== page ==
Juicing and Smoothies For Dummies
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You start to really enjoy the taste, the benefits, the energy, and the vitality that juicing can give and you think, "Why not save time and effort by making a day's (or a few days') worth of juice?" It's a great idea — and you're not the first person to have it.

The only problem is, vitamins B2, B6, E, and, to a degree, C are all sensitive to light. If they're exposed to light when the produce is stored, during juicing, or during the storage of the juice, those vitamins will be lost.

The best possible practice is to drink your juice as soon as possible after it's juiced. That means it isn't a good idea to juice hours before a meal or the night before. Now, if this will be the one thing that will enable you to enjoy fresh, raw, handmade juice, then go for it because any loss of nutrients won't stack up to the incredible benefits you'll still enjoy by consuming fresh juice.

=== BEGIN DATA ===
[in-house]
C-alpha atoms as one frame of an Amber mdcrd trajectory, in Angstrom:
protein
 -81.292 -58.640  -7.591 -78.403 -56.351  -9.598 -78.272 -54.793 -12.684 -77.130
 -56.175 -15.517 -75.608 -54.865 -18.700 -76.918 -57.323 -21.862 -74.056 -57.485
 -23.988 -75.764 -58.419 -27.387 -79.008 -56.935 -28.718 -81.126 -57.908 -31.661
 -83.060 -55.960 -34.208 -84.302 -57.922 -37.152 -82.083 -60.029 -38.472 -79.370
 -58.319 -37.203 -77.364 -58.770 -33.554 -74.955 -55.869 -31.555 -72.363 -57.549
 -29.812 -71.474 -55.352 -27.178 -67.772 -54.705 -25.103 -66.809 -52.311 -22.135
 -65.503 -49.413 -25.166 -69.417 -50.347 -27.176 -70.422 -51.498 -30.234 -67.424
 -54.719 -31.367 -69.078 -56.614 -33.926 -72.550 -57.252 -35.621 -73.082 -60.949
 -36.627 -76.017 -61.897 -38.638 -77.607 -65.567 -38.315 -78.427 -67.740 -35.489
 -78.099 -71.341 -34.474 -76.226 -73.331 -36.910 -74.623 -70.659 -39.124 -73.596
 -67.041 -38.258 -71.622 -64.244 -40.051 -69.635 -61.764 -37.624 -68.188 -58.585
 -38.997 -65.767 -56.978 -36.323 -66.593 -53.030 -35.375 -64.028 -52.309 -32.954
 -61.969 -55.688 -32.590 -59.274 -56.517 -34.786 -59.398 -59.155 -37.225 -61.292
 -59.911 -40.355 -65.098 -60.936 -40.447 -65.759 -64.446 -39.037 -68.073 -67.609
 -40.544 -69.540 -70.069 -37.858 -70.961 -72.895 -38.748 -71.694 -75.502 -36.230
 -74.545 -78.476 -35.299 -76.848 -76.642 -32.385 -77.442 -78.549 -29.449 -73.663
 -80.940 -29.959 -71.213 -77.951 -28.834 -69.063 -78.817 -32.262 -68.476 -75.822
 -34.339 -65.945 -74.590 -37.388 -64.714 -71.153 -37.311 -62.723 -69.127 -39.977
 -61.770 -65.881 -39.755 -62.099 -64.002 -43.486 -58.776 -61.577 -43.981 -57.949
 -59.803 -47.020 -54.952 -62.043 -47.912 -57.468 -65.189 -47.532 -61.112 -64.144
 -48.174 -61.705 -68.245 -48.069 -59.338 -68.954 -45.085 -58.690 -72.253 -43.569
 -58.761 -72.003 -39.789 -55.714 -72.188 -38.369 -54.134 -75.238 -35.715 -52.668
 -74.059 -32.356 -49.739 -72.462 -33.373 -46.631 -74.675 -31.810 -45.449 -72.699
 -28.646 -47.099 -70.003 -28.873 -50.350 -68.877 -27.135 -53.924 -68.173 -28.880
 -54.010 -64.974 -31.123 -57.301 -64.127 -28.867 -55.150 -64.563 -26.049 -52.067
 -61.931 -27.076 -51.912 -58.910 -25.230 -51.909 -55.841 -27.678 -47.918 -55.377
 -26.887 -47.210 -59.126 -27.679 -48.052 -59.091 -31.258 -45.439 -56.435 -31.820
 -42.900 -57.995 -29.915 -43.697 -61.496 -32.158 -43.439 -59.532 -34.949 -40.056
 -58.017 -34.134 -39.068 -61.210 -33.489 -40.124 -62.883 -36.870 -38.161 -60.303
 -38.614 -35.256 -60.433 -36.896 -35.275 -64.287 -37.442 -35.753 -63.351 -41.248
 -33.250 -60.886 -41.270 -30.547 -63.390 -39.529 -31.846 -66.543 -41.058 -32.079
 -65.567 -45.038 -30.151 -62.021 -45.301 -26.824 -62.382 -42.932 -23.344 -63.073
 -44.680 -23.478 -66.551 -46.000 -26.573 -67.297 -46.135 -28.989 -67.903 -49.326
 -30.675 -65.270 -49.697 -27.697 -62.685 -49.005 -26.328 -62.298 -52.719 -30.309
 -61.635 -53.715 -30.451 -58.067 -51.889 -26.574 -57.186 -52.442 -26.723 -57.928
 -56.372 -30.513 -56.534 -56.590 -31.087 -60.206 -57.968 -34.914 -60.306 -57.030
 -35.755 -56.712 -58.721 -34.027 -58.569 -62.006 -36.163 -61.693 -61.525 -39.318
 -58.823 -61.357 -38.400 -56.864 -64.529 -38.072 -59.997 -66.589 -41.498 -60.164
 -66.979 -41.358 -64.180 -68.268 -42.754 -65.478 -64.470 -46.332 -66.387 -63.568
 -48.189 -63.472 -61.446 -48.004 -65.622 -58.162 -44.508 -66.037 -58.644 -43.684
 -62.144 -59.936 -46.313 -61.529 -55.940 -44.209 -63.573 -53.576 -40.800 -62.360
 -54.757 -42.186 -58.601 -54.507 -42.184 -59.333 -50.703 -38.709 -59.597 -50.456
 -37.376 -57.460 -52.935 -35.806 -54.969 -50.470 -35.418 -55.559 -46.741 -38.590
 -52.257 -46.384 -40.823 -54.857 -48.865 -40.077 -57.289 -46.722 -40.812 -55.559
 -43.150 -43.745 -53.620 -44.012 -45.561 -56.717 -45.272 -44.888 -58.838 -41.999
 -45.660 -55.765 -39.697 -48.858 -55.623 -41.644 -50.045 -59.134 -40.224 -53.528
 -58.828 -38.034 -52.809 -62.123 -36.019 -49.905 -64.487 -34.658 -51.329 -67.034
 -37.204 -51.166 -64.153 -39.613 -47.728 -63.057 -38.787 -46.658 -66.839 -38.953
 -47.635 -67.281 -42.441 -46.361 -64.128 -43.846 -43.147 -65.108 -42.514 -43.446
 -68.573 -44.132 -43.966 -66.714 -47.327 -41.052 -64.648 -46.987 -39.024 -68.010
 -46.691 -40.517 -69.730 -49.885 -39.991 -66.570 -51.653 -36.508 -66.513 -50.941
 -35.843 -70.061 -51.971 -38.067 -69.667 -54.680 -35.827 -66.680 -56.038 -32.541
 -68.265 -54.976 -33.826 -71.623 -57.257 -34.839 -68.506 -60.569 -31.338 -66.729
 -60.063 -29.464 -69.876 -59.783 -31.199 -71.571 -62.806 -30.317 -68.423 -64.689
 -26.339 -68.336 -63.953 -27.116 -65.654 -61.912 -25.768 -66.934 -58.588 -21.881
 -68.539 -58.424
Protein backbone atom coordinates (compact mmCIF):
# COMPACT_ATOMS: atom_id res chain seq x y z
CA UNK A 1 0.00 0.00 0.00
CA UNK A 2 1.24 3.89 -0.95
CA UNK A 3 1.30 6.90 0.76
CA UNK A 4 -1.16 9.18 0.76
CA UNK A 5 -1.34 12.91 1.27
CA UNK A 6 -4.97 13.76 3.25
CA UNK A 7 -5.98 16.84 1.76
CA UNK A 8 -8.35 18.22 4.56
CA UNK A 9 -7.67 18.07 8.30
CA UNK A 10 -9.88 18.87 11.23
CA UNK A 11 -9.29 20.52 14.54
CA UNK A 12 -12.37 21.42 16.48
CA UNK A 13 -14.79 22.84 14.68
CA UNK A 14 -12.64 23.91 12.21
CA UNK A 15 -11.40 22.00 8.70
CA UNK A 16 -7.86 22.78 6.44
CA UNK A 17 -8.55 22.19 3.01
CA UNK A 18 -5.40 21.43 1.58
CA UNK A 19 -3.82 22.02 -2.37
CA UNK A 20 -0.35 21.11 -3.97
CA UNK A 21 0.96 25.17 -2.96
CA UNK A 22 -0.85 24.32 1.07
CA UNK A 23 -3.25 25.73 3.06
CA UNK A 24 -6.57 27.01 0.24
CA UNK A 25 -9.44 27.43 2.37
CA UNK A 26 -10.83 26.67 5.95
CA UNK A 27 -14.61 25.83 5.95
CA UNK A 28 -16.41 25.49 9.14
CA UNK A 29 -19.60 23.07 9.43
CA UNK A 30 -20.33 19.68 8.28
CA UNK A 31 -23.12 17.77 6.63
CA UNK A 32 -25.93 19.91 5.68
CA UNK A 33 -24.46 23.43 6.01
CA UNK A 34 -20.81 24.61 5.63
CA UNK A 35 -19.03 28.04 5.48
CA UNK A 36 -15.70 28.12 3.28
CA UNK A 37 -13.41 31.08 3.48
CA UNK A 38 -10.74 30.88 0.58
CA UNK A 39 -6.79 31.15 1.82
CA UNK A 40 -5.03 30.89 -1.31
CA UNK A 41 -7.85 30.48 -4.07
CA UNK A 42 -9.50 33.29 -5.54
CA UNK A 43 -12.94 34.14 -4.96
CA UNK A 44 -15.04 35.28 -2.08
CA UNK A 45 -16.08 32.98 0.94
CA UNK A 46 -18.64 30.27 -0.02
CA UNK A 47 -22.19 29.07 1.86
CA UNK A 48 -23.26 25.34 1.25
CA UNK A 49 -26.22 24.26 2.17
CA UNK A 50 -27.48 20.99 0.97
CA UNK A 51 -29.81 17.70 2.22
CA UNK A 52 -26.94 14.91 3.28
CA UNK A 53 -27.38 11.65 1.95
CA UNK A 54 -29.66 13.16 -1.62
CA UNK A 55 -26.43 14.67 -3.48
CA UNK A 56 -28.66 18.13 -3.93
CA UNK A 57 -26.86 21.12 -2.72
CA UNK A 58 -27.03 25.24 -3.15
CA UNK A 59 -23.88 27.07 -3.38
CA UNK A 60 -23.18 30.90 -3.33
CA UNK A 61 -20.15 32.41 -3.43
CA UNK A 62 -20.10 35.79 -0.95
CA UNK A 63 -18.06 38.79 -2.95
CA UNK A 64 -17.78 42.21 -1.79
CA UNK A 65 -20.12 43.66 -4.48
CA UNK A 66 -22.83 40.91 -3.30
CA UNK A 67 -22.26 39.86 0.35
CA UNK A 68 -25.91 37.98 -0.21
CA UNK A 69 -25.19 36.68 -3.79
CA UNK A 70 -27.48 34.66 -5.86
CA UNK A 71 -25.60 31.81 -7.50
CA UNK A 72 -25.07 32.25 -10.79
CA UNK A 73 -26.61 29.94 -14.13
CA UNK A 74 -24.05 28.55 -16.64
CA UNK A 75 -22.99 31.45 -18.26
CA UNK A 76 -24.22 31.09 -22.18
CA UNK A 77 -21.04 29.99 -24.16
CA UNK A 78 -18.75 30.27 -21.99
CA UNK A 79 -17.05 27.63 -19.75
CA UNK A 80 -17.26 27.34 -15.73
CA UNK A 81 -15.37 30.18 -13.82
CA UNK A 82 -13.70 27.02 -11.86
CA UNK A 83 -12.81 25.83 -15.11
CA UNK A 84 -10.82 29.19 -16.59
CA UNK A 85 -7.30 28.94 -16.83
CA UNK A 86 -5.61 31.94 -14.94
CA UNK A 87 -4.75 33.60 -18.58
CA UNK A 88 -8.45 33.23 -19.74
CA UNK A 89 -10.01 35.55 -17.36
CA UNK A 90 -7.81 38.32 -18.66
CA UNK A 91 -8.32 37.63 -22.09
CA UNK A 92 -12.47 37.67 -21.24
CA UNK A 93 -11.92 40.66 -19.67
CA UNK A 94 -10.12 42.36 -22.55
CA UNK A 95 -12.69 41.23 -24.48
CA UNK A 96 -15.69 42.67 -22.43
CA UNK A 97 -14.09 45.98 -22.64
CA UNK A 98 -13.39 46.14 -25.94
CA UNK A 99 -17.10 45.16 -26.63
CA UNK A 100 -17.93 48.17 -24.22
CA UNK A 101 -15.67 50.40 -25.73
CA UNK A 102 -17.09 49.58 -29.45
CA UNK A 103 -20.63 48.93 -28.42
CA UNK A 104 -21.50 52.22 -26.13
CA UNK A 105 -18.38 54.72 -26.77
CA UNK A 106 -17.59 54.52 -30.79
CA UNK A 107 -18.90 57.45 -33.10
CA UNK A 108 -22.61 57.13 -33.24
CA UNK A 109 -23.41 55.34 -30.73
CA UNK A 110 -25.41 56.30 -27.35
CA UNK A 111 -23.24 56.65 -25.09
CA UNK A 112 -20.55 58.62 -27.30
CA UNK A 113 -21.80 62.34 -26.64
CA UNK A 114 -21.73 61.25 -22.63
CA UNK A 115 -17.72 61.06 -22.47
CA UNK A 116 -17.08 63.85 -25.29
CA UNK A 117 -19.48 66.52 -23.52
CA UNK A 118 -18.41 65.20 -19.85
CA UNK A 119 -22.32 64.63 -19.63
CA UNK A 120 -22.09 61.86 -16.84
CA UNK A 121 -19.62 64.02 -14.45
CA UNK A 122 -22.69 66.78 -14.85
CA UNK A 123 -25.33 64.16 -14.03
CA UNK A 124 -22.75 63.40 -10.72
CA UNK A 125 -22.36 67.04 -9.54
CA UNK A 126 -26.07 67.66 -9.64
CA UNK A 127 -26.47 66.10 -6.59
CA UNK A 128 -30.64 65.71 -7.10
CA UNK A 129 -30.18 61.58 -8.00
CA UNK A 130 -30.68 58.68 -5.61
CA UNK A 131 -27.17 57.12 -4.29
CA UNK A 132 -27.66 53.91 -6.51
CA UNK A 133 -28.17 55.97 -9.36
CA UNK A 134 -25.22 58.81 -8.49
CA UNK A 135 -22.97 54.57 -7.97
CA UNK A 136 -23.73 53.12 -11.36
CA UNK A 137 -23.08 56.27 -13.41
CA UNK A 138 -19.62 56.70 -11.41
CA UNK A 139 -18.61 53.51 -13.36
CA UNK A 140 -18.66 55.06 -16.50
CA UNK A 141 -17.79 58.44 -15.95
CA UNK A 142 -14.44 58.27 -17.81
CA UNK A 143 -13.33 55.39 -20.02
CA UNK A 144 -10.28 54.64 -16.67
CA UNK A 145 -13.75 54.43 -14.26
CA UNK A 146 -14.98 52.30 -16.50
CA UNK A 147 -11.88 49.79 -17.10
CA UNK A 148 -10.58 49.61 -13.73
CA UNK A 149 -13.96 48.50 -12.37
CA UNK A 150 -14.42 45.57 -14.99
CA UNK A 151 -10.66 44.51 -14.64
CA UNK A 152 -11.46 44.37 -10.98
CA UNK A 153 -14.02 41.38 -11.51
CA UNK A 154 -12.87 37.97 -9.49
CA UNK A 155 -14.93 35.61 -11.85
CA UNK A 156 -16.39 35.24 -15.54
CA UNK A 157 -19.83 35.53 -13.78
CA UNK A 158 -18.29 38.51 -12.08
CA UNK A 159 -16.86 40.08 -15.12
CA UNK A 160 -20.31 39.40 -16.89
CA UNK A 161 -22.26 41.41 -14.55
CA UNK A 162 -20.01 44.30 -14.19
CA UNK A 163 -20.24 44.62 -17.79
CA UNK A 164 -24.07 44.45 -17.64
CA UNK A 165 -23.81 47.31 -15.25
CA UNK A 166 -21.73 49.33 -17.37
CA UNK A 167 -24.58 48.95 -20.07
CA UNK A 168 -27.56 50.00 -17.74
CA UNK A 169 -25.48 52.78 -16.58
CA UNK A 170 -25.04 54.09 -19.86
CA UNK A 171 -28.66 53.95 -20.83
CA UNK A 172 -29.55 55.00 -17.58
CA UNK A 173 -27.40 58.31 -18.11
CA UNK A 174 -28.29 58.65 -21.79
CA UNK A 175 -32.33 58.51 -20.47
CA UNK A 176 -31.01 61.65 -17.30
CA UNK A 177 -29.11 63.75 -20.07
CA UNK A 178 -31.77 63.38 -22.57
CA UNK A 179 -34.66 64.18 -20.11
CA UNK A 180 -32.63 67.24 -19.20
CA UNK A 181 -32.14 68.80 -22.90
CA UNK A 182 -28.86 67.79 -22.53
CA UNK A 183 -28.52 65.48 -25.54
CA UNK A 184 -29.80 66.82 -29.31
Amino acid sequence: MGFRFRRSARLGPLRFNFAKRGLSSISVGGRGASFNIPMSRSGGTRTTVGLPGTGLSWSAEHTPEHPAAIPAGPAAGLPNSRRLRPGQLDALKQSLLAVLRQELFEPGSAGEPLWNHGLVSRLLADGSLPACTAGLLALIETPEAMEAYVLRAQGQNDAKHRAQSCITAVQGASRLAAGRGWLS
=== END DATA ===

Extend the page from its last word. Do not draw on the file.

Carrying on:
If you really want to store freshly juiced produce, here are some tips to ensure that your precious juice doesn't lose nutrients during storage:

  • Store juice in a glass jar with a tight-fitting lid that doesn't allow for a lot of air. The goal is less than 1/2 inch of air space between the juice and the lid.

  • If possible, the glass jar should be dark to filter out light and UV rays.

  • Refrigerate fresh juice immediately and keep chilled until ready to use.

  • Use within 24 hours. Bacteria can grow in a liquid like water or juice without preservatives very quickly, even if it's stored in the refrigerator.

About This Article

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About the book author:

Pat Crocker is a professional home economist specializing in herbs and healthy foods. She has been growing, photographing, teaching, and writing about herbs, food, and healthy diets for more than two decades. Pat lectures at international conventions and is a seasoned television and radio guest.

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